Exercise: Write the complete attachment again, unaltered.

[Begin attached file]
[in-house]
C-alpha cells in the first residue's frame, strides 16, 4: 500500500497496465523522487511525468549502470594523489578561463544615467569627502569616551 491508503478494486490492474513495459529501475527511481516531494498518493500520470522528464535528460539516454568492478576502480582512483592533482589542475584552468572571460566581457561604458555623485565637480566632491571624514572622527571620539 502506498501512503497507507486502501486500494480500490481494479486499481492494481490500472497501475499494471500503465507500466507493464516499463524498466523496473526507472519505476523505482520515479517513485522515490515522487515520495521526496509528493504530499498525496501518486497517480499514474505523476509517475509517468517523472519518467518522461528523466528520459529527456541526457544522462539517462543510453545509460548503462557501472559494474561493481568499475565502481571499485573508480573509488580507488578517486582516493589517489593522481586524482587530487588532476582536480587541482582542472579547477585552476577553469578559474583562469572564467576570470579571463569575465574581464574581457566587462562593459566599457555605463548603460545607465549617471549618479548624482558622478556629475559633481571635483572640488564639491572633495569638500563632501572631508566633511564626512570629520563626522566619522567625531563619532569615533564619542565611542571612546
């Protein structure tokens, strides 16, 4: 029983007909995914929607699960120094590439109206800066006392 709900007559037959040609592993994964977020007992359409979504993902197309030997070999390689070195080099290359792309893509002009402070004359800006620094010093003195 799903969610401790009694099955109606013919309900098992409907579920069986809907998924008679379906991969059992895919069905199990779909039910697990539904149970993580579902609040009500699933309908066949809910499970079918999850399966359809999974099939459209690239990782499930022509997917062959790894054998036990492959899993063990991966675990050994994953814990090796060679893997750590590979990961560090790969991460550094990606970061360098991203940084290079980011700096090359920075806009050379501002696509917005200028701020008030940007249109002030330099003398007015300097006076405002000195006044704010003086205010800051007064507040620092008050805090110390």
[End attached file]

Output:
[in-house]
C-alpha cells in the first residue's frame, strides 16, 4: 500500500497496465523522487511525468549502470594523489578561463544615467569627502569616551 491508503478494486490492474513495459529501475527511481516531494498518493500520470522528464535528460539516454568492478576502480582512483592533482589542475584552468572571460566581457561604458555623485565637480566632491571624514572622527571620539 502506498501512503497507507486502501486500494480500490481494479486499481492494481490500472497501475499494471500503465507500466507493464516499463524498466523496473526507472519505476523505482520515479517513485522515490515522487515520495521526496509528493504530499498525496501518486497517480499514474505523476509517475509517468517523472519518467518522461528523466528520459529527456541526457544522462539517462543510453545509460548503462557501472559494474561493481568499475565502481571499485573508480573509488580507488578517486582516493589517489593522481586524482587530487588532476582536480587541482582542472579547477585552476577553469578559474583562469572564467576570470579571463569575465574581464574581457566587462562593459566599457555605463548603460545607465549617471549618479548624482558622478556629475559633481571635483572640488564639491572633495569638500563632501572631508566633511564626512570629520563626522566619522567625531563619532569615533564619542565611542571612546
């Protein structure tokens, strides 16, 4: 029983007909995914929607699960120094590439109206800066006392 709900007559037959040609592993994964977020007992359409979504993902197309030997070999390689070195080099290359792309893509002009402070004359800006620094010093003195 799903969610401790009694099955109606013919309900098992409907579920069986809907998924008679379906991969059992895919069905199990779909039910697990539904149970993580579902609040009500699933309908066949809910499970079918999850399966359809999974099939459209690239990782499930022509997917062959790894054998036990492959899993063990991966675990050994994953814990090796060679893997750590590979990961560090790969991460550094990606970061360098991203940084290079980011700096090359920075806009050379501002696509917005200028701020008030940007249109002030330099003398007015300097006076405002000195006044704010003086205010800051007064507040620092008050805090110390």